Julian’s story: It's important for me to keep in mind that alcohol misuse is on a spectrum.

Julian | November 2021 | 7 minutes

I am an NHS recovery worker, based in a public prison in England. Each day I work to help the men in my care to better understand the truth of their relationship with alcohol and other mind and mood-altering substances.

Once we have established that truth – we seek to establish what a future relationship with alcohol might look like. Approximately 20% of the men on my caseload have established that based on their past experience – they are unable to use alcohol safely – and plan to abstain on their release from prison. Needless to say, many of the men with whom I work were drunk at the time they committed the offence for which they were imprisoned.

As a recovery worker, it is important for me to keep in mind that alcohol misuse is on a spectrum. There is a sliding scale and those who are cross-addicted are particularly at risk of minimising their alcohol use, particularly if they view it as benign. My understanding is that a ‘social’ drinker does not allow alcohol to disrupt their life or cause physical, mental, emotional or personal problems. Honest self-appraisal is vital in order to place oneself correctly on the spectrum of alcohol consumption.

I hit rock bottom on my 26th birthday – and have been continuously sober since then.

I know where I am on the scale, by the way: right at the sharp end! I picked up a drink at age fourteen, was running wild around the streets of Liverpool two years later – and would easily have qualified for the rooms of Alcoholics Anonymous at the age of eighteen. I hit rock bottom on my 26th birthday – and have been continuously sober since then. That was over fifteen years ago at time of writing. Getting sober was the hardest and most worthwhile thing I have ever done. After a career spent in the education sector, with much of my free time spent practicing avocational recovery work - it was a natural step for me to ‘professionalise’ and move into my current role.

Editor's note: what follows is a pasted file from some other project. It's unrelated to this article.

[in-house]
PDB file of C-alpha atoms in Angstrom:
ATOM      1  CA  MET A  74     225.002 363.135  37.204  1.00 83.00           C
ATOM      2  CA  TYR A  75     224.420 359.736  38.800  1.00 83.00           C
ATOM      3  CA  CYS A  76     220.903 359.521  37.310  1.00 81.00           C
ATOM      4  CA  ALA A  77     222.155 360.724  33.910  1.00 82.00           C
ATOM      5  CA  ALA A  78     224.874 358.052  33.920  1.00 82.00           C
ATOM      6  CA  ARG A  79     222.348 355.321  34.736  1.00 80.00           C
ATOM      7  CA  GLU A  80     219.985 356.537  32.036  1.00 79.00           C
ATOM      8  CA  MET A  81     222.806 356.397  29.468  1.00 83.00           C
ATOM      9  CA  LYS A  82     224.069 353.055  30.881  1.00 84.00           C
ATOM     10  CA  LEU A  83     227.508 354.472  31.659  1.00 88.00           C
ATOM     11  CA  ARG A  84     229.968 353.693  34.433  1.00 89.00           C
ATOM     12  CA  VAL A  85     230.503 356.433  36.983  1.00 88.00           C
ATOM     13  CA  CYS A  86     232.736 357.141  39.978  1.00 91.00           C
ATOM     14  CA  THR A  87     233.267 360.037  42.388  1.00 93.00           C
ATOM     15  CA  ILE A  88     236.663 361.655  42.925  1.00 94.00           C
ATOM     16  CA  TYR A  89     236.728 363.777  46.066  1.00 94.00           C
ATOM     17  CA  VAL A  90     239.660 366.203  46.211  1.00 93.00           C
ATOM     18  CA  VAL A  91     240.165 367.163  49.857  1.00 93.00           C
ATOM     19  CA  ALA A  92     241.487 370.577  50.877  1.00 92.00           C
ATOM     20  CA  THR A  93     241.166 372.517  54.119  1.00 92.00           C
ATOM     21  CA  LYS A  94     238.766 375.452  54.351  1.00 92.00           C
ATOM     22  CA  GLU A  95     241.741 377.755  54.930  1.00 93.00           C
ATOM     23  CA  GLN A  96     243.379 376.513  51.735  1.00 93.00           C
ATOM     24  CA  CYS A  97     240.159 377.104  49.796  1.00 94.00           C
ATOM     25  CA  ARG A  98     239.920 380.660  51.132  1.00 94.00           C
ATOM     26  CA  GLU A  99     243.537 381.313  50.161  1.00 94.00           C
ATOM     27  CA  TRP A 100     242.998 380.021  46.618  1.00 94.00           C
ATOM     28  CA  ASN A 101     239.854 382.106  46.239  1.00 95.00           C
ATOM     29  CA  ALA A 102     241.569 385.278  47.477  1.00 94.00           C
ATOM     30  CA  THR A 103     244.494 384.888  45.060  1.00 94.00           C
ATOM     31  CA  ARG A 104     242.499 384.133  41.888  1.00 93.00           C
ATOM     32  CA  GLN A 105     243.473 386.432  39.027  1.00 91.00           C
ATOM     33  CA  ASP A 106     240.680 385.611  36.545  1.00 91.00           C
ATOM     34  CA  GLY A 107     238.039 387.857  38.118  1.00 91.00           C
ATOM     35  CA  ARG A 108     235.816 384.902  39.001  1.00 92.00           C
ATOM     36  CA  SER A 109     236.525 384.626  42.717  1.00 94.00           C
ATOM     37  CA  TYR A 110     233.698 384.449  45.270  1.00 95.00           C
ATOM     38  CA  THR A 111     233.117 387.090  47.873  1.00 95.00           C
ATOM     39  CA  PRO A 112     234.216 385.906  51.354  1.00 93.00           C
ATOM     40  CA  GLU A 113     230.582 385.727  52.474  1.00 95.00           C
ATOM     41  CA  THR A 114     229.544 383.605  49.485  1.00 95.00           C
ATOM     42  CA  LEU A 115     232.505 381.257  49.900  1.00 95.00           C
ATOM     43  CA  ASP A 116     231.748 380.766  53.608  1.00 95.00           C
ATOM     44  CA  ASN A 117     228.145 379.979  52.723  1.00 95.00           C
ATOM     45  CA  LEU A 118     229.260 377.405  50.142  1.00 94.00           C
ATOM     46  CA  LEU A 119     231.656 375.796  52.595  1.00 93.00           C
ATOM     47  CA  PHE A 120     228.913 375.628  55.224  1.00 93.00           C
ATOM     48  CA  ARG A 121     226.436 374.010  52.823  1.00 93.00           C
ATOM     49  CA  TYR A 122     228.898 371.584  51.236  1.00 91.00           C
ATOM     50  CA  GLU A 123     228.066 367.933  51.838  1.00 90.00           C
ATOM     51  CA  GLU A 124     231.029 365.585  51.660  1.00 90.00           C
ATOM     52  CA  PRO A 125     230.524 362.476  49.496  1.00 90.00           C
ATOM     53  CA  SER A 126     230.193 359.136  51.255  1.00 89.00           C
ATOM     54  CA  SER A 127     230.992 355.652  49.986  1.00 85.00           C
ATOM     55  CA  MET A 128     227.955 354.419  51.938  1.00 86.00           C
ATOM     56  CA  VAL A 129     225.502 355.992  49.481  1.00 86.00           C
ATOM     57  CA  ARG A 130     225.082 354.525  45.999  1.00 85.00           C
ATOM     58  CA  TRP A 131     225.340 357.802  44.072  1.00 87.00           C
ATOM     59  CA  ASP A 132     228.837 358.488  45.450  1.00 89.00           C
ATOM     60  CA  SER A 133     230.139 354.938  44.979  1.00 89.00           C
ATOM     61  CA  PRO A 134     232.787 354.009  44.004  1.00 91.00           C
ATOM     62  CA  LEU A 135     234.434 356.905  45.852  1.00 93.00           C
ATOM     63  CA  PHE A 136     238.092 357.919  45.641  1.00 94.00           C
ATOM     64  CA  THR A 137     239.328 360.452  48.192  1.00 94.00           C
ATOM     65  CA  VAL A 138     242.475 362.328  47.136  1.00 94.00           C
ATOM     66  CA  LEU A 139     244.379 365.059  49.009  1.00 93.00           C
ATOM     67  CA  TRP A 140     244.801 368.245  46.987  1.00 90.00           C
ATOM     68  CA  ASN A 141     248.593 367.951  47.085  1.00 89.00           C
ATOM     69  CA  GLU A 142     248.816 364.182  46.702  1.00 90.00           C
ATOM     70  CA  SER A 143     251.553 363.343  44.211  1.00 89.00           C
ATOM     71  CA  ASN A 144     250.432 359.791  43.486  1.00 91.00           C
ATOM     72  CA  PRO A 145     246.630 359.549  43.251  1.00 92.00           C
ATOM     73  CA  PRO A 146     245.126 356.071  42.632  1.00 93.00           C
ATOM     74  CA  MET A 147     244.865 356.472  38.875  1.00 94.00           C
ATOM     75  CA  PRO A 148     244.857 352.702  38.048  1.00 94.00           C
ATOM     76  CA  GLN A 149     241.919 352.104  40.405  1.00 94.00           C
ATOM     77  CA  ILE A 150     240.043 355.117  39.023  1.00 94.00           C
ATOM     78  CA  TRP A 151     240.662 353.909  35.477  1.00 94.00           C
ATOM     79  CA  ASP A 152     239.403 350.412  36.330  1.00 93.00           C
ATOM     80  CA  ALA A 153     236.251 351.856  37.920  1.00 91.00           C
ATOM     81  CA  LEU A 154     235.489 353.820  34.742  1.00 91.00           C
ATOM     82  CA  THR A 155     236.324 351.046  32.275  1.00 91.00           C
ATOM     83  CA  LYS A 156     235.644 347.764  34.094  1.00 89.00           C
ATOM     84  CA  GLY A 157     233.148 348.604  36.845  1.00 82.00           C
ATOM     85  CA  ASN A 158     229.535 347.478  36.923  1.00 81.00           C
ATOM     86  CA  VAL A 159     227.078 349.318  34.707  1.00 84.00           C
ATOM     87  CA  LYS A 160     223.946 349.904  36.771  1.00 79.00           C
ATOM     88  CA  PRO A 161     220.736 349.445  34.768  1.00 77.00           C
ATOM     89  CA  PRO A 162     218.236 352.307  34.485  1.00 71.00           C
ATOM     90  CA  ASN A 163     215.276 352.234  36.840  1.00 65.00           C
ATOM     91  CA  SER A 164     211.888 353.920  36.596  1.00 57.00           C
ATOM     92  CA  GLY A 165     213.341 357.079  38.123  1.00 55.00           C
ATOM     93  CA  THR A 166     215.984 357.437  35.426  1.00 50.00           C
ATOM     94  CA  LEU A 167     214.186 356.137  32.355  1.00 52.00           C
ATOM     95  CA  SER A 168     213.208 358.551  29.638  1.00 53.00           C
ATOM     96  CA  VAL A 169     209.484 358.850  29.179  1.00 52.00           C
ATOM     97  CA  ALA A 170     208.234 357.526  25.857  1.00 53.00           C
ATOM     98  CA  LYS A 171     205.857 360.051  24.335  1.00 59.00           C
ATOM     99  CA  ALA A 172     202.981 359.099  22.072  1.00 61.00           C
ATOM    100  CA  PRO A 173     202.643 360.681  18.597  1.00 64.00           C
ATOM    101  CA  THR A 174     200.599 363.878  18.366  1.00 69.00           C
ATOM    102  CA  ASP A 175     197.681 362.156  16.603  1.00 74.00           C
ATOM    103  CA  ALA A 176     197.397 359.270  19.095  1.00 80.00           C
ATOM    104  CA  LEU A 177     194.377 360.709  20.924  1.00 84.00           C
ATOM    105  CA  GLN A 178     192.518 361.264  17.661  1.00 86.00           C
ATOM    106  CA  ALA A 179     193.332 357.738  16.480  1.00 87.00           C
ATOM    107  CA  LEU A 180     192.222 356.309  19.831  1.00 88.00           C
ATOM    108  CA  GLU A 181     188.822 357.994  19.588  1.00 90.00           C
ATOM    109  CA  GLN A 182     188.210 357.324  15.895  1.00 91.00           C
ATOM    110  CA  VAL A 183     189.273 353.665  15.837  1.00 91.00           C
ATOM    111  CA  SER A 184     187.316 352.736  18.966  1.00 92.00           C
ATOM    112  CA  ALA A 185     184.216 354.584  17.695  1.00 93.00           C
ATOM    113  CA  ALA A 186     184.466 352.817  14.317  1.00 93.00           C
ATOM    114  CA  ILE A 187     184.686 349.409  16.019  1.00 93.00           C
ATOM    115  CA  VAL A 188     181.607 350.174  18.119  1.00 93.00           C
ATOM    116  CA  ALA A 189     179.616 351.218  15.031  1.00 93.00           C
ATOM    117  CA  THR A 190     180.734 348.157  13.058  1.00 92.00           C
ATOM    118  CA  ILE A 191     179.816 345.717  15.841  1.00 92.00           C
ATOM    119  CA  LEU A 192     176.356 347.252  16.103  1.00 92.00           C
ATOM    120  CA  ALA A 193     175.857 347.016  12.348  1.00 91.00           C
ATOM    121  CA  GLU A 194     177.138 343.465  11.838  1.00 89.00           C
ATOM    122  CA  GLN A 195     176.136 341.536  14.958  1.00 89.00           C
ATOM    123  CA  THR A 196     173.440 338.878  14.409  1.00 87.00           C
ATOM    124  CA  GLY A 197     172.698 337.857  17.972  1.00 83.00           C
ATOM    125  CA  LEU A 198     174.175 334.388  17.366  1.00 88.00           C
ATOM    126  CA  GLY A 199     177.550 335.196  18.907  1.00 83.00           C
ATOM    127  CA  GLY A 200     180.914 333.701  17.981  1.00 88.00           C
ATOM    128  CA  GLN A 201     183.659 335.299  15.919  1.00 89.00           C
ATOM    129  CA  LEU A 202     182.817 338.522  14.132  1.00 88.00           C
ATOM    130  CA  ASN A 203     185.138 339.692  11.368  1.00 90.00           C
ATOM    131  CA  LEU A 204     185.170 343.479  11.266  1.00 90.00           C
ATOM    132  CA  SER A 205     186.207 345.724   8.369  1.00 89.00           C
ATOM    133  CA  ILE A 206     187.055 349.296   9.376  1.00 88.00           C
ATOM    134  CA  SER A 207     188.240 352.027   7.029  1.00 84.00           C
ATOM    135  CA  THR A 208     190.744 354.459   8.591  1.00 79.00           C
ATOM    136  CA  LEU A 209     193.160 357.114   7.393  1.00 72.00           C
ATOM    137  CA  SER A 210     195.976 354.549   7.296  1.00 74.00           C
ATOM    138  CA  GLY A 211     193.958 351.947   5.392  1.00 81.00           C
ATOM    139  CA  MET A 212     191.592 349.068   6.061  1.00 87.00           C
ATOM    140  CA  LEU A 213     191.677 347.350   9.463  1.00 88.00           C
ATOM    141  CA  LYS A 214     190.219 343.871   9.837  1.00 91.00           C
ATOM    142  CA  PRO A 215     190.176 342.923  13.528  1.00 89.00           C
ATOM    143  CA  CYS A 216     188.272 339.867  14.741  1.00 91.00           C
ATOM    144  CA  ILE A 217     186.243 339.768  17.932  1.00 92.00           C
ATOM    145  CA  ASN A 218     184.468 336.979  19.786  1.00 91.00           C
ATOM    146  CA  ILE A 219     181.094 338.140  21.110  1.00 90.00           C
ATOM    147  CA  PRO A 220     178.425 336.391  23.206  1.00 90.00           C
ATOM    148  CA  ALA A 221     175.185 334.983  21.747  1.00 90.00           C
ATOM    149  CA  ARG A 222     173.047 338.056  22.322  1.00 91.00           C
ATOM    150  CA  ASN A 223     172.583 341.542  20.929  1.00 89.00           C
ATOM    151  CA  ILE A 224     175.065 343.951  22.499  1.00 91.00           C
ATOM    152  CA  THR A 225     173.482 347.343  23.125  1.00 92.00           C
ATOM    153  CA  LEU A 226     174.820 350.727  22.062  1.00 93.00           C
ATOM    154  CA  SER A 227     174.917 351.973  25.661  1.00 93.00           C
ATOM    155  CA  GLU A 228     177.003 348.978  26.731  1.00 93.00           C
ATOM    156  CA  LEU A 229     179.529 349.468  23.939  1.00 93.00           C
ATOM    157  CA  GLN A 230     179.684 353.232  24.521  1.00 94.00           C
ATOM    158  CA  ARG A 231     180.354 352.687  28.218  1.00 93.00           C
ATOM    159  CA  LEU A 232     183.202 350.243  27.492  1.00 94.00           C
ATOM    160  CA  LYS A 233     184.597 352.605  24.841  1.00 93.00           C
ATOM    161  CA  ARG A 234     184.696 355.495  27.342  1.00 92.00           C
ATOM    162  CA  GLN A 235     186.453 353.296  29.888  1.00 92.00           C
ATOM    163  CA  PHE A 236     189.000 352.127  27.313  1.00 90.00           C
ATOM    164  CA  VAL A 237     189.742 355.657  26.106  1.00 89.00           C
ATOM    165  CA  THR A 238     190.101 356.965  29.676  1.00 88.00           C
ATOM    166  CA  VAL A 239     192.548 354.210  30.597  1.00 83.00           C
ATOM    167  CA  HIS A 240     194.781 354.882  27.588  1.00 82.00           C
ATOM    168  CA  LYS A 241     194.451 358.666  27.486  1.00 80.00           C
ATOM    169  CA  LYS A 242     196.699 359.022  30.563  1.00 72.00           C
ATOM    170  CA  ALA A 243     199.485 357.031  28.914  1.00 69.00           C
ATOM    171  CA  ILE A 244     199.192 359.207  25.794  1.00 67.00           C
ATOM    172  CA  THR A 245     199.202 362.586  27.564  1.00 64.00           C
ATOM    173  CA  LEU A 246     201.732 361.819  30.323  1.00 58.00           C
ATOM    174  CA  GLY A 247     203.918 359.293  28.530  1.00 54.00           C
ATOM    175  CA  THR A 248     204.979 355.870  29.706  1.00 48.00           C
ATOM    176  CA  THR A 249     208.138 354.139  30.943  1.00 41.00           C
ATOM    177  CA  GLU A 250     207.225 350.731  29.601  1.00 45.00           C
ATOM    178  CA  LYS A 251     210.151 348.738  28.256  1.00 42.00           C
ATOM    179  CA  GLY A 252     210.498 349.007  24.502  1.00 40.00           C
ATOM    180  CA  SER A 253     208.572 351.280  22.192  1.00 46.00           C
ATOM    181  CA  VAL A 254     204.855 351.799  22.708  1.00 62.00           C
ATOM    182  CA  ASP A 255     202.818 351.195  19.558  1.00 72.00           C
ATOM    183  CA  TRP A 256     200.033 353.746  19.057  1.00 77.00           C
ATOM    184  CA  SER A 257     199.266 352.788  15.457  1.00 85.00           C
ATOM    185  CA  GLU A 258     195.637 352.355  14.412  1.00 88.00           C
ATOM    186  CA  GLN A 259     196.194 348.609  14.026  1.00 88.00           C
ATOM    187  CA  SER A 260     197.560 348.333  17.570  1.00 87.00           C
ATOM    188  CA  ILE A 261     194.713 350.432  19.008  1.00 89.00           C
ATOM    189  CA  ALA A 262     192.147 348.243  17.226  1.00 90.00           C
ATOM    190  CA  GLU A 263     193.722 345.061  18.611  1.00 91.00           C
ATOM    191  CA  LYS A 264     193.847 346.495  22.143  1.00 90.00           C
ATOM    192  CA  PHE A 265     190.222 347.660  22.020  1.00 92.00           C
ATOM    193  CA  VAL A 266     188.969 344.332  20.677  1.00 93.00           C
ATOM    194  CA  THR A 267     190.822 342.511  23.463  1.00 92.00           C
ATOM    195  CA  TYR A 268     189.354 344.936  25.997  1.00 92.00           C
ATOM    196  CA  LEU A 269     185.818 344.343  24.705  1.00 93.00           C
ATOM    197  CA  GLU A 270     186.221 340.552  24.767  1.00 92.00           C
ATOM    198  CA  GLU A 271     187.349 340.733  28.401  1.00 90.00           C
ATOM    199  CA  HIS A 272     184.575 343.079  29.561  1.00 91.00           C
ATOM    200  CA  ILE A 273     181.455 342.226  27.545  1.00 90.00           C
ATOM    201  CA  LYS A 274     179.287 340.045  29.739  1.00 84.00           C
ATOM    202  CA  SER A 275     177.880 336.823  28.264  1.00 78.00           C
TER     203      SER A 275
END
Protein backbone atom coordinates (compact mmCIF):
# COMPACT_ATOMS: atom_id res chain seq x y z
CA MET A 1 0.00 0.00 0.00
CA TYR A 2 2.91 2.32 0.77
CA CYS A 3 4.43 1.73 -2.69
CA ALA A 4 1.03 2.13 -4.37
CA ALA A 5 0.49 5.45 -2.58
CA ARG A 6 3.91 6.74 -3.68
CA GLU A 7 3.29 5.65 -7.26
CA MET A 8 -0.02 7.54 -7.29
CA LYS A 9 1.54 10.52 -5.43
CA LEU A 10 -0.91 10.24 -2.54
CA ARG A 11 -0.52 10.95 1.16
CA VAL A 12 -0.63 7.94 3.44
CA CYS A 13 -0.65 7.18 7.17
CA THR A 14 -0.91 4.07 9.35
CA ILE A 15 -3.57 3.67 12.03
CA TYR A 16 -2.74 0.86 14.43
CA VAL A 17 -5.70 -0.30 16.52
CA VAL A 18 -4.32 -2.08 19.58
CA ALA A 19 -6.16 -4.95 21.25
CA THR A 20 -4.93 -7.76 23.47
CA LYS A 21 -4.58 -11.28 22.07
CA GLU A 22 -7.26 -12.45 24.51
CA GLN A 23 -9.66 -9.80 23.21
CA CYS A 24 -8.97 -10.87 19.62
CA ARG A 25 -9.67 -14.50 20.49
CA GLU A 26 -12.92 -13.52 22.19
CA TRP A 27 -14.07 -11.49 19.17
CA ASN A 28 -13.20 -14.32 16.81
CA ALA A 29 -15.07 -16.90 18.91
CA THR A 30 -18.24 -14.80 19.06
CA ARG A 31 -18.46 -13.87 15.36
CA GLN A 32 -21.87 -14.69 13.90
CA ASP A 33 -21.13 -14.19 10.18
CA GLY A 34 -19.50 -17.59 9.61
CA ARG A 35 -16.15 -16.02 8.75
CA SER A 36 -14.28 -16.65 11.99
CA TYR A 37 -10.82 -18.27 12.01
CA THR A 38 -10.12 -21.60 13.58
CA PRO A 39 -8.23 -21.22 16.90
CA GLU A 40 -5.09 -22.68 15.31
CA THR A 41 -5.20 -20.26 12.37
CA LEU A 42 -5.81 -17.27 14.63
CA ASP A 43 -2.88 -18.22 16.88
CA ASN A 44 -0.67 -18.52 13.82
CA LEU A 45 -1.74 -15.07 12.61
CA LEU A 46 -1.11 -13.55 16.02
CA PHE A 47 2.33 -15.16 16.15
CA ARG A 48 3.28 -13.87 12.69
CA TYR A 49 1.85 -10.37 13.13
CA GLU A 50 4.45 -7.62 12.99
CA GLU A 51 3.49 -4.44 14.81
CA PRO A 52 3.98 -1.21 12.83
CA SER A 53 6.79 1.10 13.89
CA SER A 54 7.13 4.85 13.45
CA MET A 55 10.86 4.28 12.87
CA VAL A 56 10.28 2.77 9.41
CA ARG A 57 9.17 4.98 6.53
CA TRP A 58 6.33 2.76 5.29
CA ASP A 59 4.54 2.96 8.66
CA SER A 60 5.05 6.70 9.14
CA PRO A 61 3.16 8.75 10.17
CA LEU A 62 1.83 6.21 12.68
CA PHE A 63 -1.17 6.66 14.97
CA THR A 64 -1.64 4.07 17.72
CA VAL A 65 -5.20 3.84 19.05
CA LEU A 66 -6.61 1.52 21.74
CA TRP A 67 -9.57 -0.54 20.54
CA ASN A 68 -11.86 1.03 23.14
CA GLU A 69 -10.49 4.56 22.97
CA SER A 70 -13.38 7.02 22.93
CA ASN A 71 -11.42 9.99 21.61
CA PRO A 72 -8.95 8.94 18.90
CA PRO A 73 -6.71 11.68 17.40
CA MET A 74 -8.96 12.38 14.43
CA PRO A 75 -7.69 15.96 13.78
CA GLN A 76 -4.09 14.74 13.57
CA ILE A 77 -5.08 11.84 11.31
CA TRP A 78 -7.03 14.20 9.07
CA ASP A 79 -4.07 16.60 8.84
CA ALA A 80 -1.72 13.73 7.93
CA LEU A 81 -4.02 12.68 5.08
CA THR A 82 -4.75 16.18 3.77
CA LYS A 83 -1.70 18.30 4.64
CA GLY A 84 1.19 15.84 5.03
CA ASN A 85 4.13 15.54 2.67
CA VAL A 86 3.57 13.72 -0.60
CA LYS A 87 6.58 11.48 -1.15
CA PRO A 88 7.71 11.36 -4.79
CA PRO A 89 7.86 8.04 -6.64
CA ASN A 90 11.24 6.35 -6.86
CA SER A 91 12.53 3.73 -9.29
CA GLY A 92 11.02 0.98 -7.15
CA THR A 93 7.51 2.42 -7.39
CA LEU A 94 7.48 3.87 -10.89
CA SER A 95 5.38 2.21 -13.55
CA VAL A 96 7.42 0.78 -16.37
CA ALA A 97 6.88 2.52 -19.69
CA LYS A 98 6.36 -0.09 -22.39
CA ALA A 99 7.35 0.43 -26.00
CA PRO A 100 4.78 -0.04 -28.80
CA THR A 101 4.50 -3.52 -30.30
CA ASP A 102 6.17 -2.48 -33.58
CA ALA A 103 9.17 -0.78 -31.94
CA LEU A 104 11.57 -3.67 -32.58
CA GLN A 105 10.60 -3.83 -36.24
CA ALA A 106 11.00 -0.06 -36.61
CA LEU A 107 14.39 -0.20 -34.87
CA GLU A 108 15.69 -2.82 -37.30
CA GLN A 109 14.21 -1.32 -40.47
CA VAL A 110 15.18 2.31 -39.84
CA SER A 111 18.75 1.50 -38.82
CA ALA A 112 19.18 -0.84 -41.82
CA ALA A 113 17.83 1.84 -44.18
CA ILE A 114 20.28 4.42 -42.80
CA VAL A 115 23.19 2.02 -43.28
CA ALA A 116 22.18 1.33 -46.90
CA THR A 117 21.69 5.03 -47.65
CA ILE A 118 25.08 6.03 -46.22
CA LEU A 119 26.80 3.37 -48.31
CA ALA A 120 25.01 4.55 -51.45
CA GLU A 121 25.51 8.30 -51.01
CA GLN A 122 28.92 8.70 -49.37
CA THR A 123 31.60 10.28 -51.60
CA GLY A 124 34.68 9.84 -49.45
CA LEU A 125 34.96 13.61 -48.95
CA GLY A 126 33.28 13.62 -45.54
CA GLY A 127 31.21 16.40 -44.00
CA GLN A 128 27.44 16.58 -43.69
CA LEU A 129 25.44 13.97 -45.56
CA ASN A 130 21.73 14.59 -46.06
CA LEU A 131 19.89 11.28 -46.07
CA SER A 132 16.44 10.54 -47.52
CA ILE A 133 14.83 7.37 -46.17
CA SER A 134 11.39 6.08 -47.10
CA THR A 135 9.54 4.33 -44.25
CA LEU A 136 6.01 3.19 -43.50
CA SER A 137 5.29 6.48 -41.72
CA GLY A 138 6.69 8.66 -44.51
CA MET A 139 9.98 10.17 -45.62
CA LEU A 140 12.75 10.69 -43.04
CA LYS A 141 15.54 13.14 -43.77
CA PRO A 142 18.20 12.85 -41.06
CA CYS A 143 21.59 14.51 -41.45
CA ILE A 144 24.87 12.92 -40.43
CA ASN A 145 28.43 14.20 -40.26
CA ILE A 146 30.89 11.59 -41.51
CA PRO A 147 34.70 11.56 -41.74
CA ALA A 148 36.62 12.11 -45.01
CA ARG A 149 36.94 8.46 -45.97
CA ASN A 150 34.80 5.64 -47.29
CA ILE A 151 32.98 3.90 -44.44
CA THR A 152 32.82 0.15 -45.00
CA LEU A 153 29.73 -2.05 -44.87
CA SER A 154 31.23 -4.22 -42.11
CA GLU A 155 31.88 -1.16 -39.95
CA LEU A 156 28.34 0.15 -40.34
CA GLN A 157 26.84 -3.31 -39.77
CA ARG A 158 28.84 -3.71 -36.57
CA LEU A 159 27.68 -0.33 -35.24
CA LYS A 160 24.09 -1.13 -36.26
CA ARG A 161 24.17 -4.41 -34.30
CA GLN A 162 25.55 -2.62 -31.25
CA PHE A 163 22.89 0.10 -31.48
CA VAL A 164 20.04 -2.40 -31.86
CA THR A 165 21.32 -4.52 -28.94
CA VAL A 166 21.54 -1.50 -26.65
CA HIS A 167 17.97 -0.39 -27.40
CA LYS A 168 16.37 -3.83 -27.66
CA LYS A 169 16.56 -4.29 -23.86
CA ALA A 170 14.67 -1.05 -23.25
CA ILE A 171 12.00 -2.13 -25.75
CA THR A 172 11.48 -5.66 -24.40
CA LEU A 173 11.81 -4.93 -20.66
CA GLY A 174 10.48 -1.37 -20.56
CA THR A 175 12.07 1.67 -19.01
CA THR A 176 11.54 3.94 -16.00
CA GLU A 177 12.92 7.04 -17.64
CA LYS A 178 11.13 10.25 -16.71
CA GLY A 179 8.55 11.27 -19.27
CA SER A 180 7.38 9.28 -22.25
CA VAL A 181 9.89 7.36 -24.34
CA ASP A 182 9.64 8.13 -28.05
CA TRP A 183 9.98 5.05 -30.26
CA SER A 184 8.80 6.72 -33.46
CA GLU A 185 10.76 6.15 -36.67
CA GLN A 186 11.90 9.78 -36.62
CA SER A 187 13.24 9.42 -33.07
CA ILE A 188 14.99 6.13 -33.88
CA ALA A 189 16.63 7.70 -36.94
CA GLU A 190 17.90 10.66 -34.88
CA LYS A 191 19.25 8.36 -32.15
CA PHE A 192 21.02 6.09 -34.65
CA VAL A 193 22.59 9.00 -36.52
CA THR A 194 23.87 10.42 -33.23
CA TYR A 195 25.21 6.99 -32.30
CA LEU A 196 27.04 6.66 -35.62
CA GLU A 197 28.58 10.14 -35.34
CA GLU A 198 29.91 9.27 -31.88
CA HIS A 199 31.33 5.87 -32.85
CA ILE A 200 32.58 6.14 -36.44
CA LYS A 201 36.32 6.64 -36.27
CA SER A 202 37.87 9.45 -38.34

In my line of work, every week is alcohol awareness week! But for Alcohol Awareness Week 2021, my colleagues and I will (in addition to our regular duties) be spending extra time on each wing in the prison, raising awareness via learning materials and dialogue - and trying to plant seeds of change. This year’s theme of ‘Alcohol and Relationships’ is particularly poignant for those in the custodial environment. There are very few prison inmates whose relationships are as they would like them to be. Pain is perhaps most acutely felt by those who have been separated from their children as a consequence of their drinking. I tell those men that irrespective of practical considerations and outcomes beyond their control - one thing they can do is work towards being the kind of father their children would be proud to call ‘dad’. My own son has never seen me drink. Neither has my wife. God willing, they never will.

My experience is that whilst alcohol impacted negatively on every aspect of my life - the exact opposite has been the case for recovery. There is no area of my life that has not been improved by continuous abstinence from alcohol. To return to the theme ‘alcohol and relationships’, I am now able to see that when I was drinking, my relationship with alcohol was the most important relationship I had. Thankfully that is no longer the case.

Find out more about Alcohol Awareness Week 2021

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